Answer – Yes, Amtrak diesel and electric trains are 32.6% more energy efficient than cars and 12% more energy efficient than commercial aviation. Also, railroads require much less footprint than other modes, which reduces costs. For example, 300 miles of railroad requires less land than one single commercial metropolitan airport, and one two track railroad can haul as many people in one hour as 16 lanes of highway! *
Q8. What is more cost effective, funding more passenger rail service, or funding more highways, and airports – commercial aviation?
Answer – Typically funding more passenger rail service is less expensive than building more highways or airports. Since the proposed passenger rail routes in Minnesota will use existing railroad infrastructure, there is much less investment. For example, to fully reconstruct a road in the Twin Cities metro costs $7.5M a mile. Minnesota is planning to spend $21B over the next 20 years on roads and bridges. The $30M investment in the MnDOT state rail plan is a fraction of these costs and will get people out of cars, reducing road maintenance costs.*
Q 9 What other passenger rail corridors are viable in Minnesota for new and expanded service?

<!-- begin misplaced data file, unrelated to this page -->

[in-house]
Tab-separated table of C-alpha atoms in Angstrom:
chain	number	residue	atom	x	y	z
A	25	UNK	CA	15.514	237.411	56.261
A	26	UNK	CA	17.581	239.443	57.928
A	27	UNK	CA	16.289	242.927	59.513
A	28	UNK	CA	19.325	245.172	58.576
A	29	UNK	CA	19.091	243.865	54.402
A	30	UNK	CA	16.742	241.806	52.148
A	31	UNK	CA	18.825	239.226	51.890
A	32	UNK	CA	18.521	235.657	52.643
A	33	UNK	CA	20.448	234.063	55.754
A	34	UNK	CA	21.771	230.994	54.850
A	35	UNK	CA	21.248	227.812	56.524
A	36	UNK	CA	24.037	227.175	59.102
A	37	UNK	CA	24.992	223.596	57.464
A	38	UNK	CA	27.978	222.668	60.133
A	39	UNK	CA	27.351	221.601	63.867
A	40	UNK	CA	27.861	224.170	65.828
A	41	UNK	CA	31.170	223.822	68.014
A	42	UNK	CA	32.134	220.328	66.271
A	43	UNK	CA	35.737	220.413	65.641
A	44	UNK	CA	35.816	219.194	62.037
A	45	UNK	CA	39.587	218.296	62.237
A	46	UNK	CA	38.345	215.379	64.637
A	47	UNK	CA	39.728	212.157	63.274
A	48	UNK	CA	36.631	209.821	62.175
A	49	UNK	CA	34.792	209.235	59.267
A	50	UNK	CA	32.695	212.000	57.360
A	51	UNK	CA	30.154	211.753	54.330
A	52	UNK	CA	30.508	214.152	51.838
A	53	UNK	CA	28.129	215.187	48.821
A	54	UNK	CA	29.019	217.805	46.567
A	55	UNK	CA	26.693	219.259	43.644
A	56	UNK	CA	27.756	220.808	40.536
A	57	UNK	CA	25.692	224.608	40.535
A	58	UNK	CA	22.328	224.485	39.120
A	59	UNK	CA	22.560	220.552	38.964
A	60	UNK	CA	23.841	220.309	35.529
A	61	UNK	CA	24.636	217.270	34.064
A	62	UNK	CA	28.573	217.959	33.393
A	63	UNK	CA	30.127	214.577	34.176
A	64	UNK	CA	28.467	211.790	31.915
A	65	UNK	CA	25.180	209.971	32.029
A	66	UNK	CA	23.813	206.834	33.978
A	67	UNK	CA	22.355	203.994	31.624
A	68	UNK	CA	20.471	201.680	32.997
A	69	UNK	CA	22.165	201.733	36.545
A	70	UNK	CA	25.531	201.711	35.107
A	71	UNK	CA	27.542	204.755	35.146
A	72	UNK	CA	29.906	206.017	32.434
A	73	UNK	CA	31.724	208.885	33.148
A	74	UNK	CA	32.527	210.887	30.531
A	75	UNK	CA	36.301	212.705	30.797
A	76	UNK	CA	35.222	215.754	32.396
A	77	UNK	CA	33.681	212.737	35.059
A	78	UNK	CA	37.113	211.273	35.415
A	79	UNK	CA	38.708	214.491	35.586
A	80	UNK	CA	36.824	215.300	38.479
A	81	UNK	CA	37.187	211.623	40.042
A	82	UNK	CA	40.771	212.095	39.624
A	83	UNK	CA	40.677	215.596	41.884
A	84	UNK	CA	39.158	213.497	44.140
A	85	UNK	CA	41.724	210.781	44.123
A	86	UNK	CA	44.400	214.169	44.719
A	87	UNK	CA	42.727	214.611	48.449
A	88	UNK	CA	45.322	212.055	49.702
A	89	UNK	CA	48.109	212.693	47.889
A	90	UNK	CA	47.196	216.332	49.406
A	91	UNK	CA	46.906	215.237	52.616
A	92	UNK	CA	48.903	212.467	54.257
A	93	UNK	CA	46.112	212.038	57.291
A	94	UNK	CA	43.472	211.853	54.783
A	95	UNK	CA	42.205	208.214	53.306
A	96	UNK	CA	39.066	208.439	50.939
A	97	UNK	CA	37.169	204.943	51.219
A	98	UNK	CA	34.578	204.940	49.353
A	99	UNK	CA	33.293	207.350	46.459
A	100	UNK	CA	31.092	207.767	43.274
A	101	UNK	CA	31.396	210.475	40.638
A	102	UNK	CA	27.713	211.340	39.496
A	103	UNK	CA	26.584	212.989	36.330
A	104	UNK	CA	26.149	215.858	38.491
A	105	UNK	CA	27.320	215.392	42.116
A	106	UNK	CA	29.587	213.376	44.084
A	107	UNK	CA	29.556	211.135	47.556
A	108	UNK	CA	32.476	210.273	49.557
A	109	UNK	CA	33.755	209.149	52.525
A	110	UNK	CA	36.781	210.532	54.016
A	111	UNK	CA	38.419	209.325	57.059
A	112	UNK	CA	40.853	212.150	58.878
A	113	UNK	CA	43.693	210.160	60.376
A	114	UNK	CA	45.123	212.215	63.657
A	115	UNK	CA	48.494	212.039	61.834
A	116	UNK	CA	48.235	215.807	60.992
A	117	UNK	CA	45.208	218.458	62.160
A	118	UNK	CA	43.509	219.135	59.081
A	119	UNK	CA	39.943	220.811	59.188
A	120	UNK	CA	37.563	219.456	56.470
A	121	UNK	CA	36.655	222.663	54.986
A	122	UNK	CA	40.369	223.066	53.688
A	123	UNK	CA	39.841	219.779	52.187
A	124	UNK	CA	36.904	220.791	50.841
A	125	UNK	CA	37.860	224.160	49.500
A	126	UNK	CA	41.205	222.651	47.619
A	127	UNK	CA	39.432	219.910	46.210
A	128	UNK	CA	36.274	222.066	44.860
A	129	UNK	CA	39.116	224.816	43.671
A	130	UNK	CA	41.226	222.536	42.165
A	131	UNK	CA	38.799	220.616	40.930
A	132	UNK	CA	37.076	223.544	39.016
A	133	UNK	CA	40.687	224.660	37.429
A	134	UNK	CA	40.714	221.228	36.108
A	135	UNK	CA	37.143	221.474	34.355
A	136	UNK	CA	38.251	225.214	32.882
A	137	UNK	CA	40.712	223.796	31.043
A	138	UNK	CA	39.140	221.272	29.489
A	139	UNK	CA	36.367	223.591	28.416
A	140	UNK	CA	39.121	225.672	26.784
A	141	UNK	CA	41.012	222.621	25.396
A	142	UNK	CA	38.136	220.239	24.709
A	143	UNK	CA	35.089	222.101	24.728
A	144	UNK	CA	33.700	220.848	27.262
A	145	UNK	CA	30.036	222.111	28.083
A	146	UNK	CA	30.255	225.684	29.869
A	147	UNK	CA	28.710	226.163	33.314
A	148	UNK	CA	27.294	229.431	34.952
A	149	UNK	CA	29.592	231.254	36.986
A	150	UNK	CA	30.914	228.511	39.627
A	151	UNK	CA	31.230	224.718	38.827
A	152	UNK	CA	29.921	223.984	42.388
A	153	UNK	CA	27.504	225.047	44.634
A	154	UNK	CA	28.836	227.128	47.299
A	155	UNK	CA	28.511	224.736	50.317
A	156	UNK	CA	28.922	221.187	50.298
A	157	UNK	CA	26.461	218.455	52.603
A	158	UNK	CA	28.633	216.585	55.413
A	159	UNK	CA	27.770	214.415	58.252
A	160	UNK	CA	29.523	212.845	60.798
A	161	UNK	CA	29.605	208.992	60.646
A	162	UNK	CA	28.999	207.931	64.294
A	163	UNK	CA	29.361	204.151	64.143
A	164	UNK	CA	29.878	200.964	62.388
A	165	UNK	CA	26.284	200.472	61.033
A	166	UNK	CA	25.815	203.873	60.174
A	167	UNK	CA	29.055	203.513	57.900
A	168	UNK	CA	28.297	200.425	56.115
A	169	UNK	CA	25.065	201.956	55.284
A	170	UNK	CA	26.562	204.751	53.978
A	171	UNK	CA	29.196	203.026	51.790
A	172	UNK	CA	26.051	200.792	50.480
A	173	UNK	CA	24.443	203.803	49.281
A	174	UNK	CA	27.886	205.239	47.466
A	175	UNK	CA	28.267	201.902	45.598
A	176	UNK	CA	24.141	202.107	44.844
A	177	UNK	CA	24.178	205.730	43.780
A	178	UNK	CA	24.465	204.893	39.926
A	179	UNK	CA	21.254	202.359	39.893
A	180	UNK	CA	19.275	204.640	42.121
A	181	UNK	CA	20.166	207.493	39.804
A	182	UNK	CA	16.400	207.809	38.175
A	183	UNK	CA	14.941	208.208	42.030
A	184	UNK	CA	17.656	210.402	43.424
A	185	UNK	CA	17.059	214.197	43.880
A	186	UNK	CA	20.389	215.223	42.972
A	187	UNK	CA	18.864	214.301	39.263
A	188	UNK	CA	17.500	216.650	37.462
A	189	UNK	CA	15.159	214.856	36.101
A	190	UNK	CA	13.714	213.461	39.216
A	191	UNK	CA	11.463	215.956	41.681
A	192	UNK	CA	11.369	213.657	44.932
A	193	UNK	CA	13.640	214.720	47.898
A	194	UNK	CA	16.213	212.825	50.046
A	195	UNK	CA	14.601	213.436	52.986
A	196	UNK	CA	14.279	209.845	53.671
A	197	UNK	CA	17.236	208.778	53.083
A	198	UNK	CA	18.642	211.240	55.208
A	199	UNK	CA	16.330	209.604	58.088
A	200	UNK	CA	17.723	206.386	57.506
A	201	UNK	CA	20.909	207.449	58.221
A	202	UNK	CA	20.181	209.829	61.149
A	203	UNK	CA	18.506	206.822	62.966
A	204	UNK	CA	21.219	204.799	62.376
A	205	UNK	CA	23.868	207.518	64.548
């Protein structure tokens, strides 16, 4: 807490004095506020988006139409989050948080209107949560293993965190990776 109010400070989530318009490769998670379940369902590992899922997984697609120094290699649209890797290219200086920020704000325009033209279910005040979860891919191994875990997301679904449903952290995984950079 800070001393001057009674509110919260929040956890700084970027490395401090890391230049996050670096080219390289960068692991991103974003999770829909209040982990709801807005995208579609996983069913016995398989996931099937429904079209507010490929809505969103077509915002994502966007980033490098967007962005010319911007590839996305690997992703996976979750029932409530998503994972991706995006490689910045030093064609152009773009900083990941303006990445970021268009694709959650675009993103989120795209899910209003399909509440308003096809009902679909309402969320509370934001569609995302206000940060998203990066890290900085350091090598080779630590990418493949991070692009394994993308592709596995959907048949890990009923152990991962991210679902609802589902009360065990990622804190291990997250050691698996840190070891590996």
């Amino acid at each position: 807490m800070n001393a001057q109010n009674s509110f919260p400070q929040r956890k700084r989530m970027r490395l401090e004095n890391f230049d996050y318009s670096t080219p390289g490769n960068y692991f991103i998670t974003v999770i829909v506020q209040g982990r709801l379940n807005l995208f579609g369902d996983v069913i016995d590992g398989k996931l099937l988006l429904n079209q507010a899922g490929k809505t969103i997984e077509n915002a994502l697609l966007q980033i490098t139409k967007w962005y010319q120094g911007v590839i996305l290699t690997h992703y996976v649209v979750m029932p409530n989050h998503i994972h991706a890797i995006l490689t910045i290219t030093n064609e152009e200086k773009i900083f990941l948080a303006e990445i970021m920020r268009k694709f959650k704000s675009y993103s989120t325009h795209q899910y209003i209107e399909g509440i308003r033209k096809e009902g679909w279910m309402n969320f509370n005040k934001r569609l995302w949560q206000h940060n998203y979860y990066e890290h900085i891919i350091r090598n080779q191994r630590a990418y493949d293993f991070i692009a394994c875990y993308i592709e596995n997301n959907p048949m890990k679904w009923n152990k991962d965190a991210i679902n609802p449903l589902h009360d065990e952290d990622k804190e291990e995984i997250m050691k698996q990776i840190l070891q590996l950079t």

Answer - Of the $66B allocated for Amtrak in the Infrastructure bill passed by US Congress, there is $36B designated for Federal and State partnerships to develop new and expanded passenger rail service corridors nationwide. The Federal Railroad Administration (FRA) has developed a new "Corridor ID" office to work with states Departments of Transportation to develop these corridors. The first step is to submit a "Letter of Interest" to the FRA. MnDOT did that in late 2022, and outlined these corridors (not necessarily in this order): 1. Extending the 2nd Twin Cities to Chicago train to Fargo/Moorhead on the existing Empire Builder route through St. Cloud on a daytime schedule, 2. New Twin Cities to Des Moines, IA and Kansas City, MO service, 3. New service to Mankato, Sioux Falls, SD, Sioux City, SD to Omaha, NB, 4. Fargo/Moorhead, ND Grand Forks, ND to Winnipeg, Canada, 5. A third Twin Cities to Chicago frequency either on the existing Empire Builder route, or a new route through Eau Claire, WI to Madison, WI to Chicago.
All Aboard Minnesota supports all of these corridors, in addition to those mentioned above. We believe that the two routes that have the greatest propensity for success in the near term are extending the 2nd train to Fargo/Moorhead as outlined above, and new service from the Twin Cities to Kansas City. We are basing this statement on several factors such as population, existing infrastructure, potential ridership, political support, other states cooperation, cost to implement, and other factors. We will keep you posted as these potentially new and expanded corridors progress. Please contact us with any questions.
*Q5 Source – DFM Group Statewide Railroad Issues Survey March 2019
*Q6 Source – Rail Passengers Association “Passenger Trains, an Energy and Climate Solution”
* Q7 - $7.5M stat – Twin Cities.com; $21B road cost - MnDOT
*All other stats cited are from MnDOT, WisDOT, and the Great River Rail Commission